Sunday, June 20, 2004
I was in the San Francisco Apple Store yesterday, and started talking to one of the employees, Zo I believe. One thing he had obviously put some thought into, he told me he used to work at Liquid Audio, was the need for kiosks that you could jack you iPod into and get new music instantly. This would be awesome. Imagine that you are on a road trip, or walking around the city, and you want some new music on your iPod. Unless you have a wireless laptop with you and find an access point, you can do this, but what if your traveling light, just your iPod. You go to any number of outlets, like ATMs, and get new music. This would totally rock. You don't have to limit the kiosks to just Apple Stores, but it's such an obvious synergy, you gotta start there. One stumbling block, Apple must reverse themselves about pulling music off the iPod to whatever computer you use, no small task, so that this works end-to-end. I think Apple is leaving a lot of money on the table not having Apple branding swag in the retail stores. Mugs, T-shirts, keychains, yo-yo's, the possibilities are endless. Apple has one of the most well known and regarded brands, this is such a no-brainer I am stunned it hasn't happened already.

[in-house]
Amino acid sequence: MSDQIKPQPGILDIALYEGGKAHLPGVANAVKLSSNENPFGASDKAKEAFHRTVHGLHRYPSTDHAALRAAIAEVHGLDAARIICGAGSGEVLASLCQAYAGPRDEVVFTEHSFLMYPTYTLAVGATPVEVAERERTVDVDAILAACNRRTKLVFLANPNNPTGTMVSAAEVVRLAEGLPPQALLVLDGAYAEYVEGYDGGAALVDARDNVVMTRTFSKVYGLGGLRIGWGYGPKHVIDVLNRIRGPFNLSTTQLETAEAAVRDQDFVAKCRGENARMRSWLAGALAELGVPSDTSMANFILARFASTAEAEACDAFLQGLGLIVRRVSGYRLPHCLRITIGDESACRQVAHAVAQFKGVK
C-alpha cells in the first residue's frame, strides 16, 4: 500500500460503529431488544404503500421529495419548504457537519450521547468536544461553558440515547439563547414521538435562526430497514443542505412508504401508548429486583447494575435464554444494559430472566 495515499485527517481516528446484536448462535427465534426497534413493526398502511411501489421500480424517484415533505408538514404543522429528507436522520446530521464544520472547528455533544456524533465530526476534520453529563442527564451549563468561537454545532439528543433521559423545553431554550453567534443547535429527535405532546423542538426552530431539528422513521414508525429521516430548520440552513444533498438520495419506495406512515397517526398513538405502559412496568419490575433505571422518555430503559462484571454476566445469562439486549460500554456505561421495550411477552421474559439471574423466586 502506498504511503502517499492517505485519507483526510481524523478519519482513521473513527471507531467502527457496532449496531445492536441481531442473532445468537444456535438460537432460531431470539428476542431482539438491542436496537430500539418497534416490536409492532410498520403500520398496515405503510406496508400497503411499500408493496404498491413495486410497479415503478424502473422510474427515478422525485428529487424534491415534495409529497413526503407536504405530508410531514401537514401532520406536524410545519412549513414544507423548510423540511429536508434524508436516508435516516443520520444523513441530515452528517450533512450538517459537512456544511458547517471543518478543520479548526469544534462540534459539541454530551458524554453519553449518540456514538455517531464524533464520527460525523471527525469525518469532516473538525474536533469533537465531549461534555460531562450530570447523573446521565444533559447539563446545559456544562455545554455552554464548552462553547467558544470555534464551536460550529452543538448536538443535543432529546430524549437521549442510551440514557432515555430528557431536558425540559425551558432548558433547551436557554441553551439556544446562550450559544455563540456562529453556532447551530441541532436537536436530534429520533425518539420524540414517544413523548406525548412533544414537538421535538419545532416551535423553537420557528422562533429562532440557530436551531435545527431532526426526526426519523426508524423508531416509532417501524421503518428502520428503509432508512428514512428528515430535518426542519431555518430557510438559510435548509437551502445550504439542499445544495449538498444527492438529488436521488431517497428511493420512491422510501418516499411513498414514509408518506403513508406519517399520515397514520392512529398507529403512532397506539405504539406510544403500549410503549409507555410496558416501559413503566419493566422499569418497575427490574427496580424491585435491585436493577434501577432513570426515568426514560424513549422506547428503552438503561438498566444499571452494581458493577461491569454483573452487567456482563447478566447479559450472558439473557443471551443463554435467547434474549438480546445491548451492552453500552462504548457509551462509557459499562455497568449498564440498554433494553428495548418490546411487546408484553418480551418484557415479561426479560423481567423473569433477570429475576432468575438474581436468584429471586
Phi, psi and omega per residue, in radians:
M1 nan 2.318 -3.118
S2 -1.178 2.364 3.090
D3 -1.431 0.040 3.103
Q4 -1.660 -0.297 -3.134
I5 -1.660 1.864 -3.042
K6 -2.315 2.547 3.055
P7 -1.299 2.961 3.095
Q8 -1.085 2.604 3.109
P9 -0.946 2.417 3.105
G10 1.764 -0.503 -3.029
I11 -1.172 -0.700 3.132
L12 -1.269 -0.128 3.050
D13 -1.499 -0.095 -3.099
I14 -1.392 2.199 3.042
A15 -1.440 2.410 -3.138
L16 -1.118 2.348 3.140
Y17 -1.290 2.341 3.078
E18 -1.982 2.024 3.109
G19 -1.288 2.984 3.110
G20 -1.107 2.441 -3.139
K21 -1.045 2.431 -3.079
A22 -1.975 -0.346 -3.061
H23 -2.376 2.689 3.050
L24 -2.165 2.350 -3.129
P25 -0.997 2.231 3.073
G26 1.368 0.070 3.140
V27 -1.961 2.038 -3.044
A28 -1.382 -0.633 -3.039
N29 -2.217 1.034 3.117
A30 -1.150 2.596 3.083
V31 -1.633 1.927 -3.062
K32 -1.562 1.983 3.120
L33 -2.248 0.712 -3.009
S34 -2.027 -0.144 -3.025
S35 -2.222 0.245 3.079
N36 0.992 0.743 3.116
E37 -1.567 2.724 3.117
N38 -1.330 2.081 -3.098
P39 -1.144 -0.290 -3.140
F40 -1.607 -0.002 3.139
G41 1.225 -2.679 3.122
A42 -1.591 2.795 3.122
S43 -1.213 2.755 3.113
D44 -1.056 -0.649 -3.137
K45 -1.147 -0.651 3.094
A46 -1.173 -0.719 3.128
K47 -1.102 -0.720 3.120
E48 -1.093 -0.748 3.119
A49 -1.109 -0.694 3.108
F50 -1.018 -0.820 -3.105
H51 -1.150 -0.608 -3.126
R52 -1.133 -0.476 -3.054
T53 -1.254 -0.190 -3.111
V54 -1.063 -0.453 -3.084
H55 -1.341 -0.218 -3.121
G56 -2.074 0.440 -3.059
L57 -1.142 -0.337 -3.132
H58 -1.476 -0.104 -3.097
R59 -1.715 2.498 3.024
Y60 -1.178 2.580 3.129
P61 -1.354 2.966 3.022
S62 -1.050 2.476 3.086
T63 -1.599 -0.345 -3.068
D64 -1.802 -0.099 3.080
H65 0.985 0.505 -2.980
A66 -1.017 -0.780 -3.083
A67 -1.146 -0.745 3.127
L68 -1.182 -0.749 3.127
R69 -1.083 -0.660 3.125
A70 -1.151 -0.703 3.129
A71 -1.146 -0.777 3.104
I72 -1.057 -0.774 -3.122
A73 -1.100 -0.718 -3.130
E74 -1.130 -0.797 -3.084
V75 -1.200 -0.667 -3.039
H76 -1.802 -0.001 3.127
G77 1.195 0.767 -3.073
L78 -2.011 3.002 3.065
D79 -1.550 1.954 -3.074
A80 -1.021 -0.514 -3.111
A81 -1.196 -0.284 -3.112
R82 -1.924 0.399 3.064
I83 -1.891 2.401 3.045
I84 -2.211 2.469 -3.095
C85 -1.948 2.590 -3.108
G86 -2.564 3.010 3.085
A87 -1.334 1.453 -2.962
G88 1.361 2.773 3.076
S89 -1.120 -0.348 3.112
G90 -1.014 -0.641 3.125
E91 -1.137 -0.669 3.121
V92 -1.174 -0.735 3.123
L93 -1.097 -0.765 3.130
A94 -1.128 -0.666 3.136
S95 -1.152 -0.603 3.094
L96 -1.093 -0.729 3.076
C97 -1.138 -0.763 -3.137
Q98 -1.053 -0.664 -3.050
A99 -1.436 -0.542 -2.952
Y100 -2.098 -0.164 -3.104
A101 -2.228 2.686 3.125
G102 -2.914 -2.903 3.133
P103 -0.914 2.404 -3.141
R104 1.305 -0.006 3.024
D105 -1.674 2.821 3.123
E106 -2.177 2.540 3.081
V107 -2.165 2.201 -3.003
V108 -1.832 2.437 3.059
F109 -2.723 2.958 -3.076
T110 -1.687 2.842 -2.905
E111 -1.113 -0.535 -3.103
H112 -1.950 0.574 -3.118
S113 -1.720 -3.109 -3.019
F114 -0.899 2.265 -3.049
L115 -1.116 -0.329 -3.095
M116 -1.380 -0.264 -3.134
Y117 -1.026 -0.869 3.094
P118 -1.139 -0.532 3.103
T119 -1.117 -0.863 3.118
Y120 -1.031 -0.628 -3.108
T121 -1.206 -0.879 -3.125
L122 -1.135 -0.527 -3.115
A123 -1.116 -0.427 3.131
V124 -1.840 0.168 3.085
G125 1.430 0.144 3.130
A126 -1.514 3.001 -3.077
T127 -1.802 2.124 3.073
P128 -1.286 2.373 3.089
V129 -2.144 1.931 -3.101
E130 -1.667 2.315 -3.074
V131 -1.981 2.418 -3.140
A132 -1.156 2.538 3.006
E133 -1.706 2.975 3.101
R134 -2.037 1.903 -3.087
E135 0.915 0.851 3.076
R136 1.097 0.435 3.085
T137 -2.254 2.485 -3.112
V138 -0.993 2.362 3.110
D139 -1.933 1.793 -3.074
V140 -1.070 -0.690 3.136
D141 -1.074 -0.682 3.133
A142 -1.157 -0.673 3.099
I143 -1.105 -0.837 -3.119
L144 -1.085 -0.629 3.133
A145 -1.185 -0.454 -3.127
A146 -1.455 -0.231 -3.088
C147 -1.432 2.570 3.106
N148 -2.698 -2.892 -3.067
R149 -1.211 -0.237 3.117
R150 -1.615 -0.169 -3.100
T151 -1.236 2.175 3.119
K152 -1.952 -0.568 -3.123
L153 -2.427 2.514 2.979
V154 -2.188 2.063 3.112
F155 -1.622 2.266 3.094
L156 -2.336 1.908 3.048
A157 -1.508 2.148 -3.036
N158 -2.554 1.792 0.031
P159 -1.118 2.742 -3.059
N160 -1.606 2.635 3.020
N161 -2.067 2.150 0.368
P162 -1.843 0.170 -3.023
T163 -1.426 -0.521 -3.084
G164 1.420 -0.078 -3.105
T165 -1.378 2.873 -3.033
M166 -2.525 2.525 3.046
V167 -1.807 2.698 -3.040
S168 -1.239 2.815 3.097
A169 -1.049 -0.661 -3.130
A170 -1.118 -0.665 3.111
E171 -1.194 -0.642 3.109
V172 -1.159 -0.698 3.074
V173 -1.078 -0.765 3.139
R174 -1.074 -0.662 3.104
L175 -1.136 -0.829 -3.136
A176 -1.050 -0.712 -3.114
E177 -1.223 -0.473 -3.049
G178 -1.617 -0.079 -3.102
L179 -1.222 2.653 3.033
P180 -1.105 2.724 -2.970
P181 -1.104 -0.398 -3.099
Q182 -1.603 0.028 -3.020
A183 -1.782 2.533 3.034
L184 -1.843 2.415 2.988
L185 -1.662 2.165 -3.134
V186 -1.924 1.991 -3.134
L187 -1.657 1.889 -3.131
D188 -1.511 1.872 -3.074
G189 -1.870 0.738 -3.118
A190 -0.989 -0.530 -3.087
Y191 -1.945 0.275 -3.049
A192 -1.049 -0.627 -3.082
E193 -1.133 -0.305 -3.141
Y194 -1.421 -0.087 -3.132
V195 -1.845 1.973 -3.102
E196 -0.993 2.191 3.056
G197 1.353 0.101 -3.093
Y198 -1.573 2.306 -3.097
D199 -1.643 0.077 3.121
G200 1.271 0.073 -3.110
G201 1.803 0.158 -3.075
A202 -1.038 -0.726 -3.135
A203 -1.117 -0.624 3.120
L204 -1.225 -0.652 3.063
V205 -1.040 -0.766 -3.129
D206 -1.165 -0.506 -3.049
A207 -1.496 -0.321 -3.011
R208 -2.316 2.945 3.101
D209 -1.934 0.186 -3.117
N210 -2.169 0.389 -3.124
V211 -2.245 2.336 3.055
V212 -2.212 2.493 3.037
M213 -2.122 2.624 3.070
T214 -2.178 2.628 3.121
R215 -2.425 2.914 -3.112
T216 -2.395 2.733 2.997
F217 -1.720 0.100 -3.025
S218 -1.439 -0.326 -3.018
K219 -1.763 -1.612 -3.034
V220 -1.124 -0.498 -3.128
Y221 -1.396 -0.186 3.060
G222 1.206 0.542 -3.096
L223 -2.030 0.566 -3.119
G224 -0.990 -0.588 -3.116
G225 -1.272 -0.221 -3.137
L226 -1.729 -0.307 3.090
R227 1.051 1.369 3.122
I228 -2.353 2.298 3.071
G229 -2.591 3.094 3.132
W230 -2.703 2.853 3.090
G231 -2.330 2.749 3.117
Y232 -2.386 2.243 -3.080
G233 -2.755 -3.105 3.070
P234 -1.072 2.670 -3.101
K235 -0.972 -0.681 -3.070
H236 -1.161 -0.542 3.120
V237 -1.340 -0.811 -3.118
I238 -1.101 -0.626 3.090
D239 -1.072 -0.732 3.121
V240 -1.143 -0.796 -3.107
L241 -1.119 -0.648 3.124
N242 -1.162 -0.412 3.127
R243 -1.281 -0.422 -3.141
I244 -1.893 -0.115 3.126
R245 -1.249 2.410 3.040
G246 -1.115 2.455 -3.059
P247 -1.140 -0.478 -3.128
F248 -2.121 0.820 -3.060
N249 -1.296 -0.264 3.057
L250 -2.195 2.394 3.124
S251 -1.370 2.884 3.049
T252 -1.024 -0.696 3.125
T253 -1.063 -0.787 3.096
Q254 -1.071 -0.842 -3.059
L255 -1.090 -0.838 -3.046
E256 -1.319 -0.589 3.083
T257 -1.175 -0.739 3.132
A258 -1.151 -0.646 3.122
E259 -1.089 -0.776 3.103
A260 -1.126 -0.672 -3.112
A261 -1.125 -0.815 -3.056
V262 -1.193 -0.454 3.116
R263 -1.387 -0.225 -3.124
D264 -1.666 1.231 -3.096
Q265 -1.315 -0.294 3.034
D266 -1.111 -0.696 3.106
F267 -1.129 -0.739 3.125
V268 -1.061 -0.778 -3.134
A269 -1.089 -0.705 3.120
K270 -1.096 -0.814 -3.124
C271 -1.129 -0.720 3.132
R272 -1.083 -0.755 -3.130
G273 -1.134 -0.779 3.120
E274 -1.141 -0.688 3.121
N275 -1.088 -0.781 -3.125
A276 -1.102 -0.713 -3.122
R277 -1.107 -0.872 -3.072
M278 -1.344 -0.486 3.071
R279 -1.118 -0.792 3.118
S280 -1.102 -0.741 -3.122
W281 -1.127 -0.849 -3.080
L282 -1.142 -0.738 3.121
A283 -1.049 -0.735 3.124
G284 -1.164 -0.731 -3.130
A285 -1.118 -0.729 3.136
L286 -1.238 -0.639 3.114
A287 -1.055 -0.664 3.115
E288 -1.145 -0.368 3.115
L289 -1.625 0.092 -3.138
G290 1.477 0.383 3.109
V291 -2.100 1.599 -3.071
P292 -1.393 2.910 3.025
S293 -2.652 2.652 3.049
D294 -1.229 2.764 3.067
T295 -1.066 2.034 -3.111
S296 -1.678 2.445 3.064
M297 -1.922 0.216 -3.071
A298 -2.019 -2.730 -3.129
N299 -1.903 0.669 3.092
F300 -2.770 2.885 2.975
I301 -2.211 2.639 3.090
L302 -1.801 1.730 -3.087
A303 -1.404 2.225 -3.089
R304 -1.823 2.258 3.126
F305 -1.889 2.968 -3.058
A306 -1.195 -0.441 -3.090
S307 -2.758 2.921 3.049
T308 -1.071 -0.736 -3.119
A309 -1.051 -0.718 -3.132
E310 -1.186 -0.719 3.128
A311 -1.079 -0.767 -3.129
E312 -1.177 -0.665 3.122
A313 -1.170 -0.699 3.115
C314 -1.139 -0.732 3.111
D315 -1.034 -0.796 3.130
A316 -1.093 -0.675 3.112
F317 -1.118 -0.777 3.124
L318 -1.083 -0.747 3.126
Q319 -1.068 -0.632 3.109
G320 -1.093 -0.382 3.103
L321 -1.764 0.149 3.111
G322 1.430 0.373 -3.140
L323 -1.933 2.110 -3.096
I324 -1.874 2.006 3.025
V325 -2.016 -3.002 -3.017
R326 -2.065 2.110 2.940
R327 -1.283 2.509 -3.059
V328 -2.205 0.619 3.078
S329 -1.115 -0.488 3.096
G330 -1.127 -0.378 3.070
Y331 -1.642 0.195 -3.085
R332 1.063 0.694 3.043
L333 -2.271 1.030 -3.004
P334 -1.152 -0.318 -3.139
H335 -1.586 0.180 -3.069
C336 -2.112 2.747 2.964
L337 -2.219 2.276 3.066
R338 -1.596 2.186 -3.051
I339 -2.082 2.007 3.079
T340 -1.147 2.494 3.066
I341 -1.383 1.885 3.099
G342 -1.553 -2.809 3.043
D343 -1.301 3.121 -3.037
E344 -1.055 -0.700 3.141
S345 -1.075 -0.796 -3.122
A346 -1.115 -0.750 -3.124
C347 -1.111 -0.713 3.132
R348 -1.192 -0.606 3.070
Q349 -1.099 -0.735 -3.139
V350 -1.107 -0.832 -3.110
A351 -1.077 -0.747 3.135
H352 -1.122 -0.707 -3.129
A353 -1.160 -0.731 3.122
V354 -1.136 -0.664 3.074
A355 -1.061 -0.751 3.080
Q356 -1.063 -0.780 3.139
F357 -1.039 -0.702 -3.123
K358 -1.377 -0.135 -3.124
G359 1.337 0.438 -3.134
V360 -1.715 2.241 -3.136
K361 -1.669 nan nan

Watched Spartan last night, the David Mamet written and directed thriller starring Val Kilmer. I picked this up at the video store cause Val was the star. Some might think, Val Kilmer, what happened to that guy and why rent anything he is starring in? I have liked Val Kilmer because of Top Secret!, Top Gun, Willow, Tombstone (his performance here always makes me laugh), and Batman Forever. The flick was definitely entertaining, I would recommend the rental, in part because it didn't feel like a typical thriller to me, dialogue is really different than typical hollywood flicks and the meat of the story isn't revealed until about 40 minutes in, but I was hooked the whole time. I am not a David Mamet fan. I rented The Spanish Prisoner a while back, and really disliked it, probably for the same reasons I liked this, but go figure, I guess Steve Martin in that didn't really work for me. If I had realized that Spartan was by the same guy when in the video store, I probably wouldn't have rented it. Glad I was pleasently surprised.